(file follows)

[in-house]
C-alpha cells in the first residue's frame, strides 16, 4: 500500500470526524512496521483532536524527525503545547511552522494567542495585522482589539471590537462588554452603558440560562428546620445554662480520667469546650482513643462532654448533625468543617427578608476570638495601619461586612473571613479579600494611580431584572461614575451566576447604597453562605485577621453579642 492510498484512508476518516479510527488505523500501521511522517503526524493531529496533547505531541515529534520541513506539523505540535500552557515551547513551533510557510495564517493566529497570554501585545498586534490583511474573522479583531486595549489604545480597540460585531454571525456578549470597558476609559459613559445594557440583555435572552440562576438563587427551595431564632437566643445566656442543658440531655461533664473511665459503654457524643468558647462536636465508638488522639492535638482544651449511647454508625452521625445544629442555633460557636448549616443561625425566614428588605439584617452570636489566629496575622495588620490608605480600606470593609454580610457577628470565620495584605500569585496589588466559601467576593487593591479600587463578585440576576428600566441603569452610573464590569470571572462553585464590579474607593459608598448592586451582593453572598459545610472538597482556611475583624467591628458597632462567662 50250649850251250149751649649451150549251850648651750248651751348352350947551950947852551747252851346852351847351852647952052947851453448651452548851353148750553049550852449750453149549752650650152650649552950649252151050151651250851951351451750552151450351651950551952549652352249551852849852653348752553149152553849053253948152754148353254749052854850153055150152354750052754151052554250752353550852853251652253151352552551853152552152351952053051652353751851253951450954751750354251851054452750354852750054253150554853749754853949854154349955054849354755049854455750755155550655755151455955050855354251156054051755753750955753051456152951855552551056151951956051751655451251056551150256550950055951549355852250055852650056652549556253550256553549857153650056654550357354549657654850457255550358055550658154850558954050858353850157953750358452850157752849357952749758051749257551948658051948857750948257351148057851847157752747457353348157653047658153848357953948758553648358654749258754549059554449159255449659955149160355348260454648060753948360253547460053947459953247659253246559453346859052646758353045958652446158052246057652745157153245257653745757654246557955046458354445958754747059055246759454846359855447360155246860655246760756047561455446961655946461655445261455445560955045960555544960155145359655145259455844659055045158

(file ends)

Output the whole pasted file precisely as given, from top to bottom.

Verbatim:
[in-house]
C-alpha cells in the first residue's frame, strides 16, 4: 500500500470526524512496521483532536524527525503545547511552522494567542495585522482589539471590537462588554452603558440560562428546620445554662480520667469546650482513643462532654448533625468543617427578608476570638495601619461586612473571613479579600494611580431584572461614575451566576447604597453562605485577621453579642 492510498484512508476518516479510527488505523500501521511522517503526524493531529496533547505531541515529534520541513506539523505540535500552557515551547513551533510557510495564517493566529497570554501585545498586534490583511474573522479583531486595549489604545480597540460585531454571525456578549470597558476609559459613559445594557440583555435572552440562576438563587427551595431564632437566643445566656442543658440531655461533664473511665459503654457524643468558647462536636465508638488522639492535638482544651449511647454508625452521625445544629442555633460557636448549616443561625425566614428588605439584617452570636489566629496575622495588620490608605480600606470593609454580610457577628470565620495584605500569585496589588466559601467576593487593591479600587463578585440576576428600566441603569452610573464590569470571572462553585464590579474607593459608598448592586451582593453572598459545610472538597482556611475583624467591628458597632462567662 50250649850251250149751649649451150549251850648651750248651751348352350947551950947852551747252851346852351847351852647952052947851453448651452548851353148750553049550852449750453149549752650650152650649552950649252151050151651250851951351451750552151450351651950551952549652352249551852849852653348752553149152553849053253948152754148353254749052854850153055150152354750052754151052554250752353550852853251652253151352552551853152552152351952053051652353751851253951450954751750354251851054452750354852750054253150554853749754853949854154349955054849354755049854455750755155550655755151455955050855354251156054051755753750955753051456152951855552551056151951956051751655451251056551150256550950055951549355852250055852650056652549556253550256553549857153650056654550357354549657654850457255550358055550658154850558954050858353850157953750358452850157752849357952749758051749257551948658051948857750948257351148057851847157752747457353348157653047658153848357953948758553648358654749258754549059554449159255449659955149160355348260454648060753948360253547460053947459953247659253246559453346859052646758353045958652446158052246057652745157153245257653745757654246557955046458354445958754747059055246759454846359855447360155246860655246760756047561455446961655946461655445261455445560955045960555544960155145359655145259455844659055045158